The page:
Romaine suspect in Ontario
E. coli outbreak
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By David Mitchell
(Nov. 14, 10:15 a.m.) Public health
officials in Ontario
are investigating whether an E. coli outbreak is linked to romaine lettuce.
According to public health agencies in Niagara, Halton,
Guelph and Waterloo, there were 27 confirmed illnesses
as of Nov. 13. More than 140 other cases remained under investigation.
typically has about 350 cases of E. coli in an entire year.
Andrew Morrison, spokesman for the Ministry of Health and Long-Term Care,
said there also is one confirmed case in Quebec
and another in British Columbia.
A spokeswoman for the Centers for Disease Control and Prevention said that
agency is investigating the outbreak as well, but no cases had been confirmed
in the U.S.
as of Nov. 13. She declined to say which states CDC investigators were
however, still could be linked to the outbreak.
Multiple clusters of illnesses have been reported in Ontario. Rene Cardinal, national manager
of the fresh fruit and vegetables program of the Canadian Food Inspection
Agency, said that at one of the three restaurants that were temporarily
closed because of the outbreak, epidemiology points to romaine lettuce from California as a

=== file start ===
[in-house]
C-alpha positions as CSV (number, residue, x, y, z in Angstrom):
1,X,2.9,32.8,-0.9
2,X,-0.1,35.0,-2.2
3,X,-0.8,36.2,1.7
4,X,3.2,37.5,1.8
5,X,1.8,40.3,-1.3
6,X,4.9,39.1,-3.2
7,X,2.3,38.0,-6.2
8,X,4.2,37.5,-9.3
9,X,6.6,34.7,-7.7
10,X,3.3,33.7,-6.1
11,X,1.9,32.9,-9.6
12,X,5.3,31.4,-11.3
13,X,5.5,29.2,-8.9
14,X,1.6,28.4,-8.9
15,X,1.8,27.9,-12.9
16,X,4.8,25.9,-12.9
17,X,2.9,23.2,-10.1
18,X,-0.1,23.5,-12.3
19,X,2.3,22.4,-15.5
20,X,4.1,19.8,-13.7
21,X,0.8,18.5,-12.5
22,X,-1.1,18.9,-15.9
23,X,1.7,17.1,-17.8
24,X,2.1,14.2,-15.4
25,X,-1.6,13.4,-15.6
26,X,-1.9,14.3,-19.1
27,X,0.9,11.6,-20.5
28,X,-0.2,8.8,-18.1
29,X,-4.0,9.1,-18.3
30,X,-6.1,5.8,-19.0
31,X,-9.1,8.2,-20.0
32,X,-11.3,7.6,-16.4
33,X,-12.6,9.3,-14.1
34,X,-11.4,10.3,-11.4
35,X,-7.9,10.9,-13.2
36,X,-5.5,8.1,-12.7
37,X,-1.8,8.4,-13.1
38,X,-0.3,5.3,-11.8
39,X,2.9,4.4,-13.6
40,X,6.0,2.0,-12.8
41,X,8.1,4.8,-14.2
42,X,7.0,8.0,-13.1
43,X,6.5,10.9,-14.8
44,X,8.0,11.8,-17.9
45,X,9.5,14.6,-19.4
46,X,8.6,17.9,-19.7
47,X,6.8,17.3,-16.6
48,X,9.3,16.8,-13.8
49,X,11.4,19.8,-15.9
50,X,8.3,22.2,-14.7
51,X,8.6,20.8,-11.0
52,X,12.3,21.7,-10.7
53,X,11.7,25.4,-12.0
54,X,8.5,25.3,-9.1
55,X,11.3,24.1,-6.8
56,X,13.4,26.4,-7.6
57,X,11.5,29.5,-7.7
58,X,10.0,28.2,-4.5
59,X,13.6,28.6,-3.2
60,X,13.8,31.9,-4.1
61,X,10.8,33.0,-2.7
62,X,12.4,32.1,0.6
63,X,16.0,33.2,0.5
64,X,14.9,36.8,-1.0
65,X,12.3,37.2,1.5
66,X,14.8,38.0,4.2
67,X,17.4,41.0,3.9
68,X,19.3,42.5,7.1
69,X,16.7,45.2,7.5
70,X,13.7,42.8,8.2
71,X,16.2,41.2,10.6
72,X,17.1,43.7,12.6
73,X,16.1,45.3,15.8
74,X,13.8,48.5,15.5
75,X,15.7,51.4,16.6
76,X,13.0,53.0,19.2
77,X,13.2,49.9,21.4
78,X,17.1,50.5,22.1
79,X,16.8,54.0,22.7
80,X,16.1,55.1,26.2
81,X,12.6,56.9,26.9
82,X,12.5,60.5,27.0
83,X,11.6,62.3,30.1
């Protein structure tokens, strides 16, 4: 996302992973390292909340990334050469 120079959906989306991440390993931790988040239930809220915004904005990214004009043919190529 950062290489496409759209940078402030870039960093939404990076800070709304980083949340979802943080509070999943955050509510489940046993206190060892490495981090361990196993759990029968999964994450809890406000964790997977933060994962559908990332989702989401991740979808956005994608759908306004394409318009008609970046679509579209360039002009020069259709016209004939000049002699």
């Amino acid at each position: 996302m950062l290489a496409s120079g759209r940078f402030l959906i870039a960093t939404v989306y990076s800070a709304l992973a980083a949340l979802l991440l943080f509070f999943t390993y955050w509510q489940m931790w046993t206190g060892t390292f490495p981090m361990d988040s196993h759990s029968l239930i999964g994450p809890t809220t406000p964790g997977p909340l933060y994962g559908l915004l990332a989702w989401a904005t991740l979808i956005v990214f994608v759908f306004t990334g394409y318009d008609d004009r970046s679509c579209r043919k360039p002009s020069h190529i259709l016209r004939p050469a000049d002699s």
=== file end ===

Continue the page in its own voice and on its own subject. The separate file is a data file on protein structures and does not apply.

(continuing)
“In one place lettuce seems to be the common food eaten by people that got
sick,” he said, “but that’s only one place. It’s one of the suspected items.”
Cardinal said Canada’s
growing season was wrapping up by the time the outbreak hit in late October.
Morrison said new onset dates have been reported as recently as Nov. 3, and
officials are treating the situation as an ongoing.
All three restaurants — Johnathan’s Family
Restaurant, Burlington; M.T. Bellies Tap, Welland; and the Little Red
Rooster, Niagara-on-the-Lake — have reopened, as has a high-school cafeteria
Cardinal said the outbreak is not related to an outbreak that led to 38
reported illnesses in Michigan, nine in Illinois and three in Ontario in September and October. Michigan officials linked that outbreak to
California-grown iceberg lettuce that was distributed by Detroit processor and distributor Aunt Mid’s.
Cardinal said the current outbreak is also unrelated to another recent E.
coli outbreak that led to 50 confirmed cases and more than 200 suspected
cases in Ontario.
That was linked to one North Bay restaurant, Harvey’s, which was
closed for a month before reopening Nov. 12.
Morrison said samples from that outbreak had a different genetic fingerprint
than the more recent outbreak. No source has been determined in the Harvey’s case.
“All tests came back negative,” Morrison said.